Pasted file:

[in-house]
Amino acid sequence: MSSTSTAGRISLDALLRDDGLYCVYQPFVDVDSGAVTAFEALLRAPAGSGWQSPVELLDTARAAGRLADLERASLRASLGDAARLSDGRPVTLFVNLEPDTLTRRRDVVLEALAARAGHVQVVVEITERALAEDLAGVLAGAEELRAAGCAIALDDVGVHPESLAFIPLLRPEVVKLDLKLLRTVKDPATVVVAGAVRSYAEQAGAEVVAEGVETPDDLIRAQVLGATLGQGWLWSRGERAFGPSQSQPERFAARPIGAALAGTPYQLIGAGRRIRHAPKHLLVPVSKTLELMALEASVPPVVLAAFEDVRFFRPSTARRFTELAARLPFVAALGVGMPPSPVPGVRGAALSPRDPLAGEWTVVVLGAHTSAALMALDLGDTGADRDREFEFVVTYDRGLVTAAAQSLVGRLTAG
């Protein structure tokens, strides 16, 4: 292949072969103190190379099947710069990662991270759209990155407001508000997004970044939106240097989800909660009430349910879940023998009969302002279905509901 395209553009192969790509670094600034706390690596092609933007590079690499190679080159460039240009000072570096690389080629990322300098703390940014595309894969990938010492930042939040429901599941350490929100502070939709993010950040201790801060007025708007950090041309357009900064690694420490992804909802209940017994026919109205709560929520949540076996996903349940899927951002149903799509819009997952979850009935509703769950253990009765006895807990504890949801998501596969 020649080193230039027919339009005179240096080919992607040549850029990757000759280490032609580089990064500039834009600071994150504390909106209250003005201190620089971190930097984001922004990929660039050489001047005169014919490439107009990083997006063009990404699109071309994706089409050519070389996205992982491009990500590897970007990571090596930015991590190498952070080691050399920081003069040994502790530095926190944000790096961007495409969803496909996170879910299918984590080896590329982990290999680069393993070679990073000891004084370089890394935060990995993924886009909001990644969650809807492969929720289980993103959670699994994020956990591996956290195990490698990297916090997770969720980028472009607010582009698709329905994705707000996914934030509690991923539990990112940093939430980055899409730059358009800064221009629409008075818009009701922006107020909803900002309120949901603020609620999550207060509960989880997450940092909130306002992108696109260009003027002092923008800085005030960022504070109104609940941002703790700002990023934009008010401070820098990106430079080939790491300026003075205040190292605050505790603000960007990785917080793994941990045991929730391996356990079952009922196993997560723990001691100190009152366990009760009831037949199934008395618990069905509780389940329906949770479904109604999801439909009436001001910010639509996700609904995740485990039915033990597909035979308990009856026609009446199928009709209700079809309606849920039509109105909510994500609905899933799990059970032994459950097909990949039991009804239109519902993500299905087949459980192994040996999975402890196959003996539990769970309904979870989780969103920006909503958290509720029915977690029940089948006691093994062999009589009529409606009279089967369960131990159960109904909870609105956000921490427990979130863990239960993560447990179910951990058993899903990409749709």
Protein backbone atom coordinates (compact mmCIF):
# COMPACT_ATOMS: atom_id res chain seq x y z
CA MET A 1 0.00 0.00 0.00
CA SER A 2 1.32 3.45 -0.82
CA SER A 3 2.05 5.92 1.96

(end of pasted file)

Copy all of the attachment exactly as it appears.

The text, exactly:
[in-house]
Amino acid sequence: MSSTSTAGRISLDALLRDDGLYCVYQPFVDVDSGAVTAFEALLRAPAGSGWQSPVELLDTARAAGRLADLERASLRASLGDAARLSDGRPVTLFVNLEPDTLTRRRDVVLEALAARAGHVQVVVEITERALAEDLAGVLAGAEELRAAGCAIALDDVGVHPESLAFIPLLRPEVVKLDLKLLRTVKDPATVVVAGAVRSYAEQAGAEVVAEGVETPDDLIRAQVLGATLGQGWLWSRGERAFGPSQSQPERFAARPIGAALAGTPYQLIGAGRRIRHAPKHLLVPVSKTLELMALEASVPPVVLAAFEDVRFFRPSTARRFTELAARLPFVAALGVGMPPSPVPGVRGAALSPRDPLAGEWTVVVLGAHTSAALMALDLGDTGADRDREFEFVVTYDRGLVTAAAQSLVGRLTAG
């Protein structure tokens, strides 16, 4: 292949072969103190190379099947710069990662991270759209990155407001508000997004970044939106240097989800909660009430349910879940023998009969302002279905509901 395209553009192969790509670094600034706390690596092609933007590079690499190679080159460039240009000072570096690389080629990322300098703390940014595309894969990938010492930042939040429901599941350490929100502070939709993010950040201790801060007025708007950090041309357009900064690694420490992804909802209940017994026919109205709560929520949540076996996903349940899927951002149903799509819009997952979850009935509703769950253990009765006895807990504890949801998501596969 020649080193230039027919339009005179240096080919992607040549850029990757000759280490032609580089990064500039834009600071994150504390909106209250003005201190620089971190930097984001922004990929660039050489001047005169014919490439107009990083997006063009990404699109071309994706089409050519070389996205992982491009990500590897970007990571090596930015991590190498952070080691050399920081003069040994502790530095926190944000790096961007495409969803496909996170879910299918984590080896590329982990290999680069393993070679990073000891004084370089890394935060990995993924886009909001990644969650809807492969929720289980993103959670699994994020956990591996956290195990490698990297916090997770969720980028472009607010582009698709329905994705707000996914934030509690991923539990990112940093939430980055899409730059358009800064221009629409008075818009009701922006107020909803900002309120949901603020609620999550207060509960989880997450940092909130306002992108696109260009003027002092923008800085005030960022504070109104609940941002703790700002990023934009008010401070820098990106430079080939790491300026003075205040190292605050505790603000960007990785917080793994941990045991929730391996356990079952009922196993997560723990001691100190009152366990009760009831037949199934008395618990069905509780389940329906949770479904109604999801439909009436001001910010639509996700609904995740485990039915033990597909035979308990009856026609009446199928009709209700079809309606849920039509109105909510994500609905899933799990059970032994459950097909990949039991009804239109519902993500299905087949459980192994040996999975402890196959003996539990769970309904979870989780969103920006909503958290509720029915977690029940089948006691093994062999009589009529409606009279089967369960131990159960109904909870609105956000921490427990979130863990239960993560447990179910951990058993899903990409749709």
Protein backbone atom coordinates (compact mmCIF):
# COMPACT_ATOMS: atom_id res chain seq x y z
CA MET A 1 0.00 0.00 0.00
CA SER A 2 1.32 3.45 -0.82
CA SER A 3 2.05 5.92 1.96